Nothing Man is a crime-drama set in a small UK suburb. It tells the story of a community of “street folk,” transients and panhandlers, who start getting terrorized by a group of psychotic thugs. Whether they are gleeful sadists in the Clockwork Orange mold who just enjoy violence or if they have a specific motivation for their attacks is unknown. After Twink (Ric Vince), a kindly older vagrant, is brutally murdered by these goons, it’s up to Noam (Daniel Hall) to put an end to the bloodshed. However, the young amnesiac is plagued by flashes of violence from his past. But with the help of lovelorn Lana (Jennifer Jordan), whom Twink helped, Noam might just succeed.
The structure of Nothing Man moves fluidly between several different modes, including working-class drama and retribution thriller. However, the dominant motifs are those of the neo-noir. While never being expressly explained, the world that is depicted is one familiar to the genre: a fringe community that ends up being a repository for vagabonds and vagrants, criminals on the lam, and society’s rejects. As Twink puts it, “we’re all running for one reason or another.”
“After Twink, a kindly older vagrant, is brutally murdered …it’s up to Noam to put an end to the bloodshed.”
Despite the ubiquity of this world, we do not typically associate the themes of the film with the village greens and blue-collar townships in which the events take place. The moody visual aesthetic of grainy, high contrast photography coupled with a drab green-grey hue has more in common with the early short films of Lynne Ramsay and Andrea Arnold than any hardboiled genre fare. Still, in keeping with the milieu, the imagery evokes the grit and grimness of living at the bottom rung of society’s ladder, a social strata where many of our most classic noir heroes make their bones.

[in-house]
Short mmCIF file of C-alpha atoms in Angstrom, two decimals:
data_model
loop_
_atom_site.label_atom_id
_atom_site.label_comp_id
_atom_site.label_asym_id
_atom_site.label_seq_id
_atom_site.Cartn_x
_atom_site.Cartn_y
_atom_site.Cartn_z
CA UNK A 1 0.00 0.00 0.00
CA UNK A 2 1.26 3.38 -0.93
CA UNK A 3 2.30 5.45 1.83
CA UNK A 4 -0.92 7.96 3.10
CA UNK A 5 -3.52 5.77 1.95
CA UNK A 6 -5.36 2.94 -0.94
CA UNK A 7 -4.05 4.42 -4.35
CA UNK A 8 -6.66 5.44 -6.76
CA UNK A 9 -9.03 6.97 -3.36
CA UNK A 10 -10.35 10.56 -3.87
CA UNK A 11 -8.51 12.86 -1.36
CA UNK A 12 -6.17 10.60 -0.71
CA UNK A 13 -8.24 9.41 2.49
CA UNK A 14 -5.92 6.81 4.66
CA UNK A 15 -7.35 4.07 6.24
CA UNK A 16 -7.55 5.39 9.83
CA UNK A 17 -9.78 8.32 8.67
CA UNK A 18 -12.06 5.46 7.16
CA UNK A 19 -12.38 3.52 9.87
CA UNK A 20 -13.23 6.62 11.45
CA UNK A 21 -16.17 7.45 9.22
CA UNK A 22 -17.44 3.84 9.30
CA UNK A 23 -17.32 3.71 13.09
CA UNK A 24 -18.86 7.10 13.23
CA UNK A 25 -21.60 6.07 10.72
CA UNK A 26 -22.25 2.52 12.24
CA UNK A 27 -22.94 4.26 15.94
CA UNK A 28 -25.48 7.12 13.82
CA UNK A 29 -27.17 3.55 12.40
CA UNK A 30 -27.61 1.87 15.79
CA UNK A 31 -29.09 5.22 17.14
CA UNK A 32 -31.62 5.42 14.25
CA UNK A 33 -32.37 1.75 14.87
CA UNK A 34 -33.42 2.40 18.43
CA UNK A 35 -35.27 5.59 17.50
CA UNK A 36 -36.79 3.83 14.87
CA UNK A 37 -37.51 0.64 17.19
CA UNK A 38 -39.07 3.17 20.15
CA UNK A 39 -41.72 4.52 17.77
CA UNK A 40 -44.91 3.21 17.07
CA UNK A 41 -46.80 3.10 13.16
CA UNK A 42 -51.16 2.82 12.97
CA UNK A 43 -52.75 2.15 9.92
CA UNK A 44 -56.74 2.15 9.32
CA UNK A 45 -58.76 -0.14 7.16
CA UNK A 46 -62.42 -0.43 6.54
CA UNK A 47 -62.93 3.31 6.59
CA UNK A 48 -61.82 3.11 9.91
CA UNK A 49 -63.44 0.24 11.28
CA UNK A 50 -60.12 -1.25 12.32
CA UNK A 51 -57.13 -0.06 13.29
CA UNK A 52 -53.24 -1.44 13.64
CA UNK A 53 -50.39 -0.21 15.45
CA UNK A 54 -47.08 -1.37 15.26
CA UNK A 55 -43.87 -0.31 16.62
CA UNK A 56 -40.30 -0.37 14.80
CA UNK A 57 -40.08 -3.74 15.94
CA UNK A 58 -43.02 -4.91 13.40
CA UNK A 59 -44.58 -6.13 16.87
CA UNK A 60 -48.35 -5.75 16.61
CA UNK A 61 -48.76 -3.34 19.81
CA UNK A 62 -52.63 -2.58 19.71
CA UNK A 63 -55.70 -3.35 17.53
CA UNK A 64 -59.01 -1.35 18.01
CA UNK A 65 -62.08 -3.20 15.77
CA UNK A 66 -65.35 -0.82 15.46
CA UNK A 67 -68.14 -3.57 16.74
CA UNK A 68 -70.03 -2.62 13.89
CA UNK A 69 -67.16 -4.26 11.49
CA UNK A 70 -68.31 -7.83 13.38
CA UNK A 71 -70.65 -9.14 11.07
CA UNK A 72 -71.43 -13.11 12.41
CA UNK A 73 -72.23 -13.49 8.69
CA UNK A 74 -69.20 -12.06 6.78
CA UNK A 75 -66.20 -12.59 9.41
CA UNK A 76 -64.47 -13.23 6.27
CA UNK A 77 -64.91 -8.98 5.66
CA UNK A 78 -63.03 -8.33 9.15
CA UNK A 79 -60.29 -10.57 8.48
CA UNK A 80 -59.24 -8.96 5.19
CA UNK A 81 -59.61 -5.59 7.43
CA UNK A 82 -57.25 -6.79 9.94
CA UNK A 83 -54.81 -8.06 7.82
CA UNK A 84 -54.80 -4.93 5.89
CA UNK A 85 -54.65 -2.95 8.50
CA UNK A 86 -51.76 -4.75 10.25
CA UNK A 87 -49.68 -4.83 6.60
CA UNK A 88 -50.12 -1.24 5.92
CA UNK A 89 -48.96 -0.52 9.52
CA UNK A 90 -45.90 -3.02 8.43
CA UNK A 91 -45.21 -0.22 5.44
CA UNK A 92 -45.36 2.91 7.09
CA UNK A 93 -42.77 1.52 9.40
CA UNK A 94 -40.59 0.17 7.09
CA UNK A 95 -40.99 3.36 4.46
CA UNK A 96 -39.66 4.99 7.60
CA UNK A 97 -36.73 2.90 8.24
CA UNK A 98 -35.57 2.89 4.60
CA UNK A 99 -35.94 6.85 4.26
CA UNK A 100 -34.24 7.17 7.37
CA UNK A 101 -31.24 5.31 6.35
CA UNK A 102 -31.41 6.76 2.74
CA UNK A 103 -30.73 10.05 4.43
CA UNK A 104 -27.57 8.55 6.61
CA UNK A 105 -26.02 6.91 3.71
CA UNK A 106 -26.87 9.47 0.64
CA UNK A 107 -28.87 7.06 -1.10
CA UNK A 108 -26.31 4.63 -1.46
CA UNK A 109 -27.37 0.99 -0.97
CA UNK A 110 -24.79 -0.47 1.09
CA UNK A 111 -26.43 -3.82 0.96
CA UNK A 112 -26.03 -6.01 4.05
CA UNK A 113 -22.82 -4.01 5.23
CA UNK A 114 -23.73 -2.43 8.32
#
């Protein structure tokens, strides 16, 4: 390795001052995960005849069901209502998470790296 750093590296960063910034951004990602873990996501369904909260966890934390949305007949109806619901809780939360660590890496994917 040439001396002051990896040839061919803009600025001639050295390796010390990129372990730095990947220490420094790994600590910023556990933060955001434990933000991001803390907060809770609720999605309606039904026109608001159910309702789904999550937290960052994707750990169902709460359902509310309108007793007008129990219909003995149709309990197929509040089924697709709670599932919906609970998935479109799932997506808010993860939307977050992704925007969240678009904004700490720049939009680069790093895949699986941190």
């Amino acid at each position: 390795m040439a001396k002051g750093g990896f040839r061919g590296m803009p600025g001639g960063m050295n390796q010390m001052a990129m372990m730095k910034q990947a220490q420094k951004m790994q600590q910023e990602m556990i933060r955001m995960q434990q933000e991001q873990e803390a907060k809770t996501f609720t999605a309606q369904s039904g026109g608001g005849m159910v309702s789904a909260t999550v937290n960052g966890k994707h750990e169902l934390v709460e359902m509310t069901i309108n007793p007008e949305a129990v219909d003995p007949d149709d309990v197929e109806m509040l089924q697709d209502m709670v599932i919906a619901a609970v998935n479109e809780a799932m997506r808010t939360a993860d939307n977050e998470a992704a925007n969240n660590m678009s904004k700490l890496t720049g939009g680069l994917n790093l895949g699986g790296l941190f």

While Nothing Man presents its conflicts as sweeping and profound, at heart, this is a minor scale, locally grown intrigue. For all their brutality, the villains are relatively small potatoes. Noam himself is depicted as a kind of working-class Jason Bourne, a comparison that was all the more striking when Noam and Lana team-up. Like Damon’s Bourne, playing an amnesiac who has PTSD is a tall order; not only is your past lost to you, but your personality is a mystery as well. As a result, the characterization has to be magnetic while also conveying a tabula rasa state of mind.
"…moves fluidly between several different modes..."